Wing v. Gillis, No. 2:2009cv00314 - Document 68 (D. Utah 2012)

Court Description: MEMORANDUM DECISION and Order granting 56 Plaintiff's Motion for Summary Judgment ; denying 60 Defendants' Cross Motion for Summary Judgment. Defendant Cloud Nine Trust must return $33,939.94 to the receivership estate, and Defendant MPH Trust must return $1,788,667.66 to the receivership estate. Signed by Judge Dee Benson on 3/22/12. (jlw)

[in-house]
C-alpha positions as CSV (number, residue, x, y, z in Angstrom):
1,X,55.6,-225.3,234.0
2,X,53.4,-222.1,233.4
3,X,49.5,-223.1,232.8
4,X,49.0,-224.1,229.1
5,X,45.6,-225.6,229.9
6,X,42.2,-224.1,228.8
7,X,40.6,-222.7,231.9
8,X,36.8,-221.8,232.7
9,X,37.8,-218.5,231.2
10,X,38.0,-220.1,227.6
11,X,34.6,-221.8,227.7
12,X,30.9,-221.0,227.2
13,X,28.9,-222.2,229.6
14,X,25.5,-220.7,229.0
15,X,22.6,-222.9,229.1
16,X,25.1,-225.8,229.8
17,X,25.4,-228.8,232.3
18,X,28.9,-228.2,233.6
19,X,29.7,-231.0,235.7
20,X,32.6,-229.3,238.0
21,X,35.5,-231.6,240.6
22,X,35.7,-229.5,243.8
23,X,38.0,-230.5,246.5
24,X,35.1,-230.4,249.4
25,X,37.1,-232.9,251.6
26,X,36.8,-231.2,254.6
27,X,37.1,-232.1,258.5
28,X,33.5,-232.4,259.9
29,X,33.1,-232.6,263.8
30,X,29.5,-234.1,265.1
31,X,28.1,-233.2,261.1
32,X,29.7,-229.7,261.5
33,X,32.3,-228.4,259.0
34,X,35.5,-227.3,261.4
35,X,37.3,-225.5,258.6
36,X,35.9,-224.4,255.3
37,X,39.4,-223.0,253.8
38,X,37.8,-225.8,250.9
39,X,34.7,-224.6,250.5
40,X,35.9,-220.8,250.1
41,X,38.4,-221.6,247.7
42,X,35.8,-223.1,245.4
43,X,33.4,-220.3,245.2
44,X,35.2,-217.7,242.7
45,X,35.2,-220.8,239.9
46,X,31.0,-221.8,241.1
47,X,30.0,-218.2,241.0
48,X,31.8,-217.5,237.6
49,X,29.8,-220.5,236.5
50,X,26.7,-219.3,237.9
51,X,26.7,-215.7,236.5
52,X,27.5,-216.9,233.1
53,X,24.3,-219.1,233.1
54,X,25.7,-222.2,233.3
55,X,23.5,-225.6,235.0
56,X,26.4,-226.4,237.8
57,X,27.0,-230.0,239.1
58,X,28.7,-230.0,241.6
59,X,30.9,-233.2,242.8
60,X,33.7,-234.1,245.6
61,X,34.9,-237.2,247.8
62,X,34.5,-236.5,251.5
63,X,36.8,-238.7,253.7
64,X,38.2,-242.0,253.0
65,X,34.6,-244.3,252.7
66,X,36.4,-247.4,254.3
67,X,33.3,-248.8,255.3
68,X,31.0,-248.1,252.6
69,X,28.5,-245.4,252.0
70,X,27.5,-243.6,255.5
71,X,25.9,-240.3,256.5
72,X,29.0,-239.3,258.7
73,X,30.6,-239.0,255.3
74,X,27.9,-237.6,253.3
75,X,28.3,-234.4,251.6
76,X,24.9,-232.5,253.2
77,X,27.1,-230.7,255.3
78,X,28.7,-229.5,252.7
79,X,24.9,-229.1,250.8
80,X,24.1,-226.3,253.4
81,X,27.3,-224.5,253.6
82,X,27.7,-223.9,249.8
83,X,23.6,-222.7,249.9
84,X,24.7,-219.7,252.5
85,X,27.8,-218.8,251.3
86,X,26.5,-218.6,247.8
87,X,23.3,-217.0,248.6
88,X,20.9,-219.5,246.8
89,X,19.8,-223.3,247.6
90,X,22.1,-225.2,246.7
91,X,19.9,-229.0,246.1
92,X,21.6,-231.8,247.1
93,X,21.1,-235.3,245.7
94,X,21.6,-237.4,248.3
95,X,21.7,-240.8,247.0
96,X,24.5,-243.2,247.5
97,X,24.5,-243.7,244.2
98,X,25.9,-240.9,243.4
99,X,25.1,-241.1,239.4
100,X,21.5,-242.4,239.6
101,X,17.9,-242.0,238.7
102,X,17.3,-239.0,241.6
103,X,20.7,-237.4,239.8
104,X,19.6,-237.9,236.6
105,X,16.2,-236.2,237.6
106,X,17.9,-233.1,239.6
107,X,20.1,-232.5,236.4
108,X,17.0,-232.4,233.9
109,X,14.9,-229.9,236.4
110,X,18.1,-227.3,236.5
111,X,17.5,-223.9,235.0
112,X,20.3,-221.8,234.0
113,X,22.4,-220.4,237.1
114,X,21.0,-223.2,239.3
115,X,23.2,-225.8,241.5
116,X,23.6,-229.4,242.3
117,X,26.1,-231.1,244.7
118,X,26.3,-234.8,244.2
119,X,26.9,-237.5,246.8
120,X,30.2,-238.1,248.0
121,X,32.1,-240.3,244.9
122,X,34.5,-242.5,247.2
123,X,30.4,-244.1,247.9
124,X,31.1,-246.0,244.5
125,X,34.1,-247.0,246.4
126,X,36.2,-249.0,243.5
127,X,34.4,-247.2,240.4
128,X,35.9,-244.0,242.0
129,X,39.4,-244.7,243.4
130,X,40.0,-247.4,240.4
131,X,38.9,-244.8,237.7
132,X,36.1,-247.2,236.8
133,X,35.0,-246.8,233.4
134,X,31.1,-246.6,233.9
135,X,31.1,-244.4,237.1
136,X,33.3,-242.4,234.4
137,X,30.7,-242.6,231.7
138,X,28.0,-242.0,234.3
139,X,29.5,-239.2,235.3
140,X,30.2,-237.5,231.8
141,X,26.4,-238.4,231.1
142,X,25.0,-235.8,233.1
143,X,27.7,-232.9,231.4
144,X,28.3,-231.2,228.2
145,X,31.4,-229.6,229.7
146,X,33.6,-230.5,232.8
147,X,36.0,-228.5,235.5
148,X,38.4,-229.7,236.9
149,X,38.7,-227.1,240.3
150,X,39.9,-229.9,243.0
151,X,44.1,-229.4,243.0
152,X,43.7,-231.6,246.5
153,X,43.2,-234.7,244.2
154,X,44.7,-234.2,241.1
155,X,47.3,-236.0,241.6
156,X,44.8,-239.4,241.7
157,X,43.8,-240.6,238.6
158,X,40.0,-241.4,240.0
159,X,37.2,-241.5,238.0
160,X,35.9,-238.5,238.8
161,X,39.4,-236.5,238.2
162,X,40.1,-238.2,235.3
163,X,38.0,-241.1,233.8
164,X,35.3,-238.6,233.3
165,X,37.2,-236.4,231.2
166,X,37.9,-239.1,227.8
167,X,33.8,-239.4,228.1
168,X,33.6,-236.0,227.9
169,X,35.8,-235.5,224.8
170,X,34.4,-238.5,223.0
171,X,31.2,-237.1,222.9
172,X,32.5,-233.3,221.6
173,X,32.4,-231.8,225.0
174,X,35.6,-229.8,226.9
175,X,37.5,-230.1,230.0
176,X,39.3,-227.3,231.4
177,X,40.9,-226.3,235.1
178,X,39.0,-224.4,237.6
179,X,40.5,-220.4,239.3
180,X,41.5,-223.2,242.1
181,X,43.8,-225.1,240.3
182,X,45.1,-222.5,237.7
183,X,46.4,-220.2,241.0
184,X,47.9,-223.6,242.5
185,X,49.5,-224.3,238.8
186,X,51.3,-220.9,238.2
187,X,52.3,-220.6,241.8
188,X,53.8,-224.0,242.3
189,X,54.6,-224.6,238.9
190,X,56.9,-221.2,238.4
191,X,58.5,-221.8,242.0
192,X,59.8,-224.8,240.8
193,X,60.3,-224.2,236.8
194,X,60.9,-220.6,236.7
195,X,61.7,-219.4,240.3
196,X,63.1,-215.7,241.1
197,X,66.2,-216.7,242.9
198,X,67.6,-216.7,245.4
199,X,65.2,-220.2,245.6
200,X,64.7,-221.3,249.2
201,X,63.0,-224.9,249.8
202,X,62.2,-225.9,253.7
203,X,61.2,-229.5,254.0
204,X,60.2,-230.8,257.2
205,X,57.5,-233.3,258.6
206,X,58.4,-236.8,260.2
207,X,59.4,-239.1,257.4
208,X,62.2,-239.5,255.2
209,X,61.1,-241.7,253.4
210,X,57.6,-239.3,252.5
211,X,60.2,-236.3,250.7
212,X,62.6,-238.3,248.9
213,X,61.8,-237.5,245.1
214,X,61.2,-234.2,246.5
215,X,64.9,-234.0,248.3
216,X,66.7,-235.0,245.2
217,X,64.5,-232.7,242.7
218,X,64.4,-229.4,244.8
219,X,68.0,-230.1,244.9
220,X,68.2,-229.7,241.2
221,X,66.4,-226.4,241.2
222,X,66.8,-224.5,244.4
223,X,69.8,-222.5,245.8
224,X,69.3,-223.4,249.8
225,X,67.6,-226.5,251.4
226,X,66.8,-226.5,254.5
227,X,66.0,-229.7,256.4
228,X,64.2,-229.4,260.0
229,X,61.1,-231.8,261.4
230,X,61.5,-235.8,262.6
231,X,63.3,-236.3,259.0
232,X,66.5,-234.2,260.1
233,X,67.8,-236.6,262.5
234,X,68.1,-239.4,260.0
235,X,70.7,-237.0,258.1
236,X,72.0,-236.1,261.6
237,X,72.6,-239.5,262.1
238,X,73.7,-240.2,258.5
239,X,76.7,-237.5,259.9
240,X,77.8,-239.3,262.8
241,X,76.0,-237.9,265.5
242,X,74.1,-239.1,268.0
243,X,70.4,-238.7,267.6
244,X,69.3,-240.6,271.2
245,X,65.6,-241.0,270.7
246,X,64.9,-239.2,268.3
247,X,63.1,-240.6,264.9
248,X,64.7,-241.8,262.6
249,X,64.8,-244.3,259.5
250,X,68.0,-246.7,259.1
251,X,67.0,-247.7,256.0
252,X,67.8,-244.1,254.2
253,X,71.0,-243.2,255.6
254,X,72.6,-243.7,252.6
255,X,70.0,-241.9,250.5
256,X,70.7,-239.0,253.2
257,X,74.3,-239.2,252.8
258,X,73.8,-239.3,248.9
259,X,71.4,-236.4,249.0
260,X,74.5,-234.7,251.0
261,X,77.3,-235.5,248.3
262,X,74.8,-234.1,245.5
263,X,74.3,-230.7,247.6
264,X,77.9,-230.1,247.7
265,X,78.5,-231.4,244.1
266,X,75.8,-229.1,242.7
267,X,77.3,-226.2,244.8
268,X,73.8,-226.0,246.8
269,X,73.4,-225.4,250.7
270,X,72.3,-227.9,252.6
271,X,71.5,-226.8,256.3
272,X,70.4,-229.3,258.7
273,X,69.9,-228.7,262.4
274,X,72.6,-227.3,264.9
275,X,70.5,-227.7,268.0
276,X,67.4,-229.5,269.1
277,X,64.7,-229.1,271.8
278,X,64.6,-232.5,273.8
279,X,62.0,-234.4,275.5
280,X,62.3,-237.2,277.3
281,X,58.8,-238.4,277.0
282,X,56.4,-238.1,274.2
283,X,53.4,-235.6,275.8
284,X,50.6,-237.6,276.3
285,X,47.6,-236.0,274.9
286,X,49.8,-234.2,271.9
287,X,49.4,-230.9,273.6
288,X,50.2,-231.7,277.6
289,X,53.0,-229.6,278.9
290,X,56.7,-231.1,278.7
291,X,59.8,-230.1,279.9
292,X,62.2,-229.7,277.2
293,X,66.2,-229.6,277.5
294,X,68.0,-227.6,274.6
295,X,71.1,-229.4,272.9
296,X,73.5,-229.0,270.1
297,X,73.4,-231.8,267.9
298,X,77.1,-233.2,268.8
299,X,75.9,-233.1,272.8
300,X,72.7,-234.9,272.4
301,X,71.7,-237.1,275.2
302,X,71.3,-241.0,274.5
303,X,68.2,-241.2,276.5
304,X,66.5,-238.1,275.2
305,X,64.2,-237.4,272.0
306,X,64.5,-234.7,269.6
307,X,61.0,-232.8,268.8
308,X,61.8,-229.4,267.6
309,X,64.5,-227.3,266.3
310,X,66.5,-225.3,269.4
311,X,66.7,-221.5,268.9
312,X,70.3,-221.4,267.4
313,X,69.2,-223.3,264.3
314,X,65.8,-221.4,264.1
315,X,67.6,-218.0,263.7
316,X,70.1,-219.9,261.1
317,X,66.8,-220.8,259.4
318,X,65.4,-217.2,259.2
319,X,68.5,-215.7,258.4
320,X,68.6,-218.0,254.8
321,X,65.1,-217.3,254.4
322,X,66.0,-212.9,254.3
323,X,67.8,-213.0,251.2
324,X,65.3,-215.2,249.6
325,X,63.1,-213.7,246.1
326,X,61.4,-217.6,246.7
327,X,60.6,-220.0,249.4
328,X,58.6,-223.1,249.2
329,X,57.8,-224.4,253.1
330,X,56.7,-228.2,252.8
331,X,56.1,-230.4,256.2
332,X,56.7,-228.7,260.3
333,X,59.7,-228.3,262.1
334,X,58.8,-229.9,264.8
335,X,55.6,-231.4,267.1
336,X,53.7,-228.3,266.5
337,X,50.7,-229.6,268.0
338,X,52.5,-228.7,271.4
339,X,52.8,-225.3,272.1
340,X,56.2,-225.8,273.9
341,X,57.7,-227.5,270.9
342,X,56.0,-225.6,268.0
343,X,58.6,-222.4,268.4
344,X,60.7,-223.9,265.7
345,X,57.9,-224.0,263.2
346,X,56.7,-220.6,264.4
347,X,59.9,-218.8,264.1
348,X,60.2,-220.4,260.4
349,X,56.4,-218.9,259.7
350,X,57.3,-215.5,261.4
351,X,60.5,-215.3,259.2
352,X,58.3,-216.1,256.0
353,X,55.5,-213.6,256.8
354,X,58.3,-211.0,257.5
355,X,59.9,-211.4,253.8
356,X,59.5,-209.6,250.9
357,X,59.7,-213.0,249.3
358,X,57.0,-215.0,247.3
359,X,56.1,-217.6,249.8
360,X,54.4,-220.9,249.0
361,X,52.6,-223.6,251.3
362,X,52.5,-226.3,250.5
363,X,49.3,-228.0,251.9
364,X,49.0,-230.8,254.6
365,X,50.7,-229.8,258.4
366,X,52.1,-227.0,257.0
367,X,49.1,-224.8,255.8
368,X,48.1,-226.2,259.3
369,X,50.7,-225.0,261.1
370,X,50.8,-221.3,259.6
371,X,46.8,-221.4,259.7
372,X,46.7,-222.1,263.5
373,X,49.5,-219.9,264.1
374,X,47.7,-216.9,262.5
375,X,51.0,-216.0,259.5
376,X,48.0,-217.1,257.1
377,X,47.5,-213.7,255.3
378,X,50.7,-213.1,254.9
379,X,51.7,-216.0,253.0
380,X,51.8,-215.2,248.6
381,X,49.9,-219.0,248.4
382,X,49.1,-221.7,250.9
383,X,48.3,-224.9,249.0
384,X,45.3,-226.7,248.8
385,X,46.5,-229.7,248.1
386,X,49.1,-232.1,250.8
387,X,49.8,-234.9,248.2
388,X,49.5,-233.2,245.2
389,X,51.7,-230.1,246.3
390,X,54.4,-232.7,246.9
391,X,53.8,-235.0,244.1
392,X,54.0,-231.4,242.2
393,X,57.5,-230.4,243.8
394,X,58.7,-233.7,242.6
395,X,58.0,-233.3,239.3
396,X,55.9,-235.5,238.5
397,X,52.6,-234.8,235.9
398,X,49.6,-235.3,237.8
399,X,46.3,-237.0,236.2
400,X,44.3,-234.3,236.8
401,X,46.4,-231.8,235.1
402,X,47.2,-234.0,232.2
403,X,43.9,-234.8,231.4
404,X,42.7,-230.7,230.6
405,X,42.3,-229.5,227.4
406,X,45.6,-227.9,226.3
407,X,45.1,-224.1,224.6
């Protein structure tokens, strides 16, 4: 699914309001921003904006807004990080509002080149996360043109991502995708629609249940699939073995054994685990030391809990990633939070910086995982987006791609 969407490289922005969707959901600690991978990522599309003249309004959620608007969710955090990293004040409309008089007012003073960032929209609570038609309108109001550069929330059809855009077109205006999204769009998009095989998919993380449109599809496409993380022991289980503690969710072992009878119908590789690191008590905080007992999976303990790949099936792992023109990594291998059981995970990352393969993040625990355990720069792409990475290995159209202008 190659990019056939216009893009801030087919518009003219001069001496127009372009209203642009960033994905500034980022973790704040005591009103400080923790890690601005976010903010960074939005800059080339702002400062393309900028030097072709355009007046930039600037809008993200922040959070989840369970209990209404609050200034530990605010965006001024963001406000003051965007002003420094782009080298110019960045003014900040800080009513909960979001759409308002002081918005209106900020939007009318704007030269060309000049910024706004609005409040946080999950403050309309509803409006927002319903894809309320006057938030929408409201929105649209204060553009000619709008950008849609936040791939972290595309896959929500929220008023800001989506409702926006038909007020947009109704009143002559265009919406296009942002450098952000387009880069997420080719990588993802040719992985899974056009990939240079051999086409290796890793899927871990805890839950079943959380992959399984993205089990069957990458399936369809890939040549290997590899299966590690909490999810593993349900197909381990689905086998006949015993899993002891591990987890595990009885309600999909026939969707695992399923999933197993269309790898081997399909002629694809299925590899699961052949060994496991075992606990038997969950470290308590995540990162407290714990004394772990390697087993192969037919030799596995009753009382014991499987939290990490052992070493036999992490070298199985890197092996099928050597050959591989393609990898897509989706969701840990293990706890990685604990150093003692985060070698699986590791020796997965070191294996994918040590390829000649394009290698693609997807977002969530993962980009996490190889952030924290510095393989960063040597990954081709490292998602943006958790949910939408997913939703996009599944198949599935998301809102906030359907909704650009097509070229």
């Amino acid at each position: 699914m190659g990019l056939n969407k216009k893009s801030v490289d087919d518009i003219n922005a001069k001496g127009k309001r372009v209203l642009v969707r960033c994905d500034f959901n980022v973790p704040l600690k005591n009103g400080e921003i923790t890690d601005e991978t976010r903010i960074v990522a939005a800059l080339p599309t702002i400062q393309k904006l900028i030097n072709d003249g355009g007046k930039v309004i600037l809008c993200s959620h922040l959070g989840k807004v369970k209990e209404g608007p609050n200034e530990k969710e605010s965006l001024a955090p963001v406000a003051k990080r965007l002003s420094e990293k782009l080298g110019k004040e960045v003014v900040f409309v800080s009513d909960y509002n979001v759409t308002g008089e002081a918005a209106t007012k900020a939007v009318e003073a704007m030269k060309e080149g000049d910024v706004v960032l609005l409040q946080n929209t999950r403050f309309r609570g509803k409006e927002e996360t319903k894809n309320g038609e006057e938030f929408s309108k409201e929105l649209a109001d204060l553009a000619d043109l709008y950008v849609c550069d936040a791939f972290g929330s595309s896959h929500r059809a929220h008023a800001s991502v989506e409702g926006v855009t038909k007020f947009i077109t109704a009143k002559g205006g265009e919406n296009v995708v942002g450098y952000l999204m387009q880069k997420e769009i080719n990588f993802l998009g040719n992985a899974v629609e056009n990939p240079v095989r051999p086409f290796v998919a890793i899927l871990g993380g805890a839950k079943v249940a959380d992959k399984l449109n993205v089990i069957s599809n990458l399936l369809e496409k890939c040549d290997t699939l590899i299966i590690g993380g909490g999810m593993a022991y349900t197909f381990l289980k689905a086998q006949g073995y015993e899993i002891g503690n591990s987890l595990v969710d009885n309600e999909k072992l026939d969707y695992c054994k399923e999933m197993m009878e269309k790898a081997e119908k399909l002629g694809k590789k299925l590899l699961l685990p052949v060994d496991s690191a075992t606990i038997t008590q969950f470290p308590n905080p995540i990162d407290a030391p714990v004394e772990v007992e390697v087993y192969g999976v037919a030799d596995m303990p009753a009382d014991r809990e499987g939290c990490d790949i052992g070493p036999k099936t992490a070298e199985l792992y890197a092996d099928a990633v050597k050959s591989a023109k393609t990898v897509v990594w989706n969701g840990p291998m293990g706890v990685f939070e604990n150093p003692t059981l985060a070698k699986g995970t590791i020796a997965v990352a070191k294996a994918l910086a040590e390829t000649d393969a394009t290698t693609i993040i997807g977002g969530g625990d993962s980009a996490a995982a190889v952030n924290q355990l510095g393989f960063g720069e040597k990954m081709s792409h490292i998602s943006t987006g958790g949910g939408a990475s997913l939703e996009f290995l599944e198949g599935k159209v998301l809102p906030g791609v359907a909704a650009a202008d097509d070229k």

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IN THE UNITED STATES COURT FOR THE DISTRICT OF UTAH CENTRAL DIVISION ROBERT G. WING, as Receiver for VESCOR CAPITAL CORP., a Nevada corporation, et al., Plaintiff, MEMORANDUM DECISION AND ORDER vs. BRUCE S. GILLIS, individually and as trustee of the BRUCE S. GILLIS MD MPH INC. PENSION TRUST and as trustee of the CLOUD NINE AVIATION, LLC RETIREMENT TRUST, Case No. 2:09-cv-314 Judge Dee Benson Defendants. This matter is before the Court on Plaintiff s Motion for Summary Judgment (Dkt. No. 56), and Defendants Cross Motion for Summary Judgment (Dkt. No. 60). At the parties request, the Court heard oral argument on the matter. M. David Eckersley appeared on behalf of the Receiver and Sean N. Egan appeared on behalf of the Defendants. Now, having fully considered the parties written and oral arguments, the Court enters the following Memorandum Decision and Order. 1 BACKGROUND This action is one of many arising from the collapse of an alleged Ponzi scheme orchestrated and run by Val Southwick through a complex web of over 150 corporations and limited liability companies collectively referred to as VesCor. On February 6, 2008, the United States Securities and Exchange Commission ( SEC ) filed suit against Southwick and VesCor, alleging violations of the Securities Act of 1933 and the Securities Exchange Act of 1934. On May 5, 2008, the Court appointed Robert G. Wing as Receiver for the VesCor affiliated business entities. The Receiver then proceeded to file numerous ancillary actions in an attempt to recover the fraudulent transfers caused by Southwick. In this particular case, the Receiver filed the underlying ancillary action against Dr. Bruce Gillis both in his individual capacity and as the trustee of the Bruce S. Gillis MD MPH Inc. Pension Trust ( MPH ) and Cloud Nine Aviation, LLC Retirement Trust ( Cloud Nine ) (collectively, the Trusts ).1 Each of the Trusts were investors with VesCor that received more money than they invested. The Receiver and the Defendant Trusts have filed cross motions for summary judgment. The Receiver asserts that he has met his summary judgment burden because he has established that VesCor was operated as a Ponzi scheme and therefore, applying the Ponzi scheme presumption which this Court has adopted in the larger receivership case, the Trusts must return the amounts they received which exceeded their investments. The Defendants assert, however, 1 Dr. Gillis, in his individual capacity, has been dismissed from this lawsuit. 2 that regardless of whether VesCor was operated as a Ponzi scheme, the Trusts are entitled to summary judgment because: (a) the Receiver lacks jurisdiction over the Trusts assets; (b) the Trusts assets are exempt from judgment under California law; and (c) based on principles of equity, the Receiver should be estopped from pursuing claims against the Trusts. Finally, the Defendants assert that even if the Receiver is permitted to recover from the Trusts, the Receiver has improperly included an additional $1,240,000.00 (reflecting the amount MPH received when it sold its interest in a VesCor project to Stephen A. Shapiro) to the amount it claims is recoverable from the MPH Trust. DISCUSSION Summary judgment is appropriate if the pleadings, the discovery and disclosure materials on file, and any affidavits show that there is no genuine issue as to any material fact and that the movant is entitled to judgment as a matter of law. Fed. R. Civ. P. 56(c); see also Utah R. Civ. P. 56(c). A material fact is one that might affect the outcome of the suit under the governing law, and a genuine issue is one for which the evidence is such that a reasonable jury could return a verdict for the nonmoving party. Pelt v. Utah, 539 F.3d 1271, 1280 (10th Cir. 2008) (quoting Anderson v. Liberty Lobby, Inc., 477 U.S. 242, 248 (1986)) (internal citation omitted). In accord with this standard, and for the following reasons, the Court grants the Receiver s motion for summary judgment and denies the Defendant Trusts motion for summary judgment. 3 1. Ponzi Scheme Presumption Applies The Receiver s theory of fraudulent transfer relies on the Ponzi scheme doctrine to establish that the monies VesCor paid to the Defendants were fraudulent transfers. See Scholes v. Lehmann, 56 F.3d 750 (7th Cir. 1995). Under the [Uniform Fraudulent Transfer Act], a debtor s actual intent to hinder, delay, or defraud is conclusively established by proving that the debtor operated as a Ponzi scheme. Warfield v. Carnie, No. 3:04-cv-0633, 2007 WL 1112591 *2 (N.D. Tex. Apr. 13, 2007); Donell v. Kowell, 533 F.3d 762, 770 (9th Cir. 2008) ( The mere existence of a Ponzi scheme is sufficient to establish actual intent to defraud. ) (quoting In re AFI Holding, Inc., 525 F.3d 700, 703 (9th Cir. 2008)); In re Indep. Clearing House, 77 B.R. 843, 860 (D. Utah 1987) ( One can infer an intent to defraud future undertakers from the mere fact that a debtor was running a Ponzi scheme. Indeed, no other reasonable inference is possible. ). To invoke the Ponzi scheme doctrine, the Receiver has endeavored to prove that VesCor operated as a Ponzi scheme. As evidence, the Receiver relies on a forensic accounting of VesCor s financial and business records, and testimony of VesCor employees and insiders. The sum of this information caused the Receiver s expert, Gil Miller, to conclude that beginning in 2000 VesCor exhibited characteristics of a Ponzi scheme. (Third Decl. of Gil A. Miller ¶ 8.) The Receiver s evidence on the issue of whether VesCor was a Ponzi scheme has not been rebutted by the Defendants. Given the Receiver s unchallenged evidence, the Court concludes that there is not a genuine issue of fact whether VesCor operated as a Ponzi scheme. See Wing v. Dockstader, Slip Copy, 2010 WL 5020959 (D. Utah Dec. 3, 2010). This conclusion is significant because having proved that VesCor operated as a Ponzi scheme, the Receiver has 4 conclusively established that VesCor transferred the investment returns to the Defendants with the intent to defraud the investors, making the transfers to the Trusts fraudulent transfers within the meaning of the Uniform Fraudulent Transfer Act. Wing v. Holder, Slip Copy, 2010 WL 5021087 (D. Utah Dec. 3, 2010). Although the UFTA provides for a defense to the fraudulent transfers if the defendants can show they provided reasonably equivalent value and received the payments in good faith, in the context of a ponzi scheme it is difficult for even an innocent investor to make such a showing. Wing v. Dockstader, 2010 WL 5020959, *5 (D. Utah Dec. 3, 2010). Where causes of action are brought under the UFTA against Ponzi scheme investors, the general rule is to the extent innocent investors have received payment in excess of the amounts of principal that they originally invested, those payments are avoidable as fraudulent transfers . . . . Id. (quoting Donell, 533 F.3d at 770.) If investors receive more than they invested, payments in excess of amounts invested are considered fictitious profits because they do not represent a return on legitimate investment activity. Id. (quoting Donell 533, F.3d at 772.) Such payments deplete the assets of the scheme operator for the purpose of creating the appearance of profitable business venture. Wing v. Holder, 2010 WL 5021087 (D. Utah Dec. 3, 2010). For these reasons, and in accord with prior decisions in the larger receivership action, the Court concludes that the investment returns VesCor paid to the Trusts were fraudulent transfers. Therefore, the amounts received by the Trusts which exceed the amount of their investments must be returned. 5 2. Jurisdiction Over the Trusts Assets Next, the Court finds as a matter of law that it has jurisdiction over the property that is the subject of this lawsuit. The Receivership jurisdiction statute, 28 U.S.C. § 754, requires the Receiver to file copies of the Complaint and [] order of appointment in the district court for each district in which property is located. Id. In this case, the Defendants concede that the Receiver properly filed the Section 754 notice in the Central District of California. However, the Defendants claim that the Receiver erred by failing to file the Section 754 notice in the correct division of the district. (Defs. Mem. In Opp n at 9.) The Court finds Defendants argument without merit. The Defendants have not provided any legal authority to support their argument that the Receiver must file a Section 754 notice in each division in which property may reside, and the Court is not aware of any. The receivership jurisdiction statute refers only to districts -- not divisions -- and property located within a division is necessarily located in the district of which that division is a constituent part. Accordingly, the Court concludes that the Receiver has satisfied the jurisdictional requirements of 28 U.S.C. § 754. 3. The Trusts Assets are Not Exempt Similarly, the Court concludes that the Defendants reliance on the California exemption statute, Cal.C.C.P. § 704.115, is misplaced, and the Trusts assets are not exempt from execution under California law. The Court agrees with and adopts the argument of the Receiver, finding that under the California statute assets of the private retirement plans are exempt from claims against the beneficiaries of those plans, but not from claims against the plans themselves. In 6 other words, the funds in the retirement plans are exempt from judgment creditors of the beneficiaries of the plan. It is the retirees who are protected by the statute, not the Trusts. In this case, the Receiver s fraudulent transfer claims are against the Trusts themselves, and the Court is not aware of anything in the California exemption statute, or any other authority, that would exempt the assets of the Trusts from the Receiver s claims. The Trusts are simply two of the many investors in the VesCor ponzi scheme, and there is nothing in the California exemption statute that requires this Court to treat them any differently than any other investors in the Ponzi scheme who received payments from VesCor in excess of the amounts they invested. Thus, the Defendants are not exempt from the Receiver s fraudulent transfer claim. 4. Equity Does Not Demand a Different Result Next, the Defendants assert that the Receiver s claims against the Trusts should be dismissed on the basis of estoppel. The Defendants argue that where two parties stand to suffer a loss because of the misconduct of a third party, the law favors the most innocent party. (Defs. Mem. In Supp. of Cross-Motion for SJ at 13.) In addition, Defendants rely on a 2004 agreement whereby VesCor agreed with the Utah Division of Securities to pay its then current investors both their principal and accrued interest. The Defendants assert that they were investors at the time of the 2004 agreement and are necessarily included as beneficiaries of that agreement. (Defs. Mem. In Supp. of Cross-Mot. For SJ at 12.) Having reviewed the Defendants argument and the cases cited therein, the Court finds that the Defendants have shown no reason why they should be treated any differently than other VesCor investors. As an initial matter, the cases cited by the Defendants are not fraudulent 7 transfer cases brought by an equity receiver and, therefore, are not persuasive with regard to the facts presently before the Court. Moreover, courts have generally concluded that equitable estoppel based on the pre-receivership conduct of the entity in receivership cannot be asserted against the Receiver. See, e.g., Warfield v. Alaniz, 453 F. Supp. 2d 118, 1132 (D. Ariz 2006), aff d 569 F.3d 1015 (9th Cir. 2009) (providing that equitable defenses such as estoppel and laches are not available against a federal equity receiver who is an agent of the government or officer of the court). Along these lines, this Court has previously explained that under Scholes, the Receiver is not necessarily subject to equitable defenses that could be used against VesCor. See Wing v. Kendrick, 2009 WL 1362383 (D. Utah May 14, 2009) (declining to enforce a prereceivership settlement agreement between Kendrick and VesCor and stating: It necessarily follows that a Receiver is not always subject to the claims and defenses that could have been raised against the entity before the Receiver was appointed. ). As explained above, the Defendant Trusts were simply two of many investors in VesCor and as such they are on the same footing as all VesCor investors. Accordingly, because the Trusts received more money than they invested, the amounts they received which exceed the amount of their investments must be returned. 5. The Shapiro Transaction Having concluded that Ponzi scheme presumption applies and the Trusts must return the amounts they received which exceeded their investments, the Court turns its attention to determining the amount that the Trusts must return to the receivership estate. The parties do not dispute that Cloud Nine invested $135,000.00 with VesCor and 8 received payments of $168,939.94. (Defs. Mem. In Supp. Of Cross Mot. For SJ at 4.) Therefore, and for the reasons set forth above, the net gain of $33,939.94 must be returned to the receivership estate as fraudulent transfer. The parties dispute, however, the amount recoverable from the MPH Trust. The Defendants claim that the Receiver is improperly seeking to add to the amount recoverable from MPH an additional $1,240,000.00 which reflects the amount the MPH Trust received when it sold part of its interest in VesCor to Steven Shapiro. The Receiver, on the other hand, explains that it is not seeking to recover the amount paid by Mr. Shapiro to the MPH Trust, but rather MPH simply is not entitled to offset its liability to the receivership in this amount because by assigning its interest in a $1,240,000.00 investment to Mr. Shapiro, MPH divested itself of the right to claim that amount as part of its investment Having reviewed the parties arguments and the relevant law, the Court agrees with the Receiver. Accordingly, the Court finds that MPH received payments of $2,925,015.98 from VesCor and invested a total of $2,376,348.32. However, MPH then reduced the amount of its investment when it assigned part of its investment to Mr. Shapiro in exchange for a payment of $1,240,000.00. This assignment to Shapiro reduced the amount of MPH s investment, and consequently reduces the amount by which MPH can be deemed to have given reasonably equivalent value in exchange for the payments it received. After assigning its claim to Shapiro, MPH s investment in VesCor (and therefore its offset) is reduced to $1,136,348.32. Accordingly, MPH must return $1,788,667.66 to the receivership estate. 9 CONCLUSION For the foregoing reasons, the Court GRANTS Plaintiff s motion for summary judgment and DENIES Defendants cross motion for summary judgment. Defendant Cloud Nine Trust must return $33,939.94 to the receivership estate, and Defendant MPH Trust must return $1,788,667.66 to the receivership estate. DATED this 22nd day of March, 2012. _________________________________ Dee Benson United States District Judge 10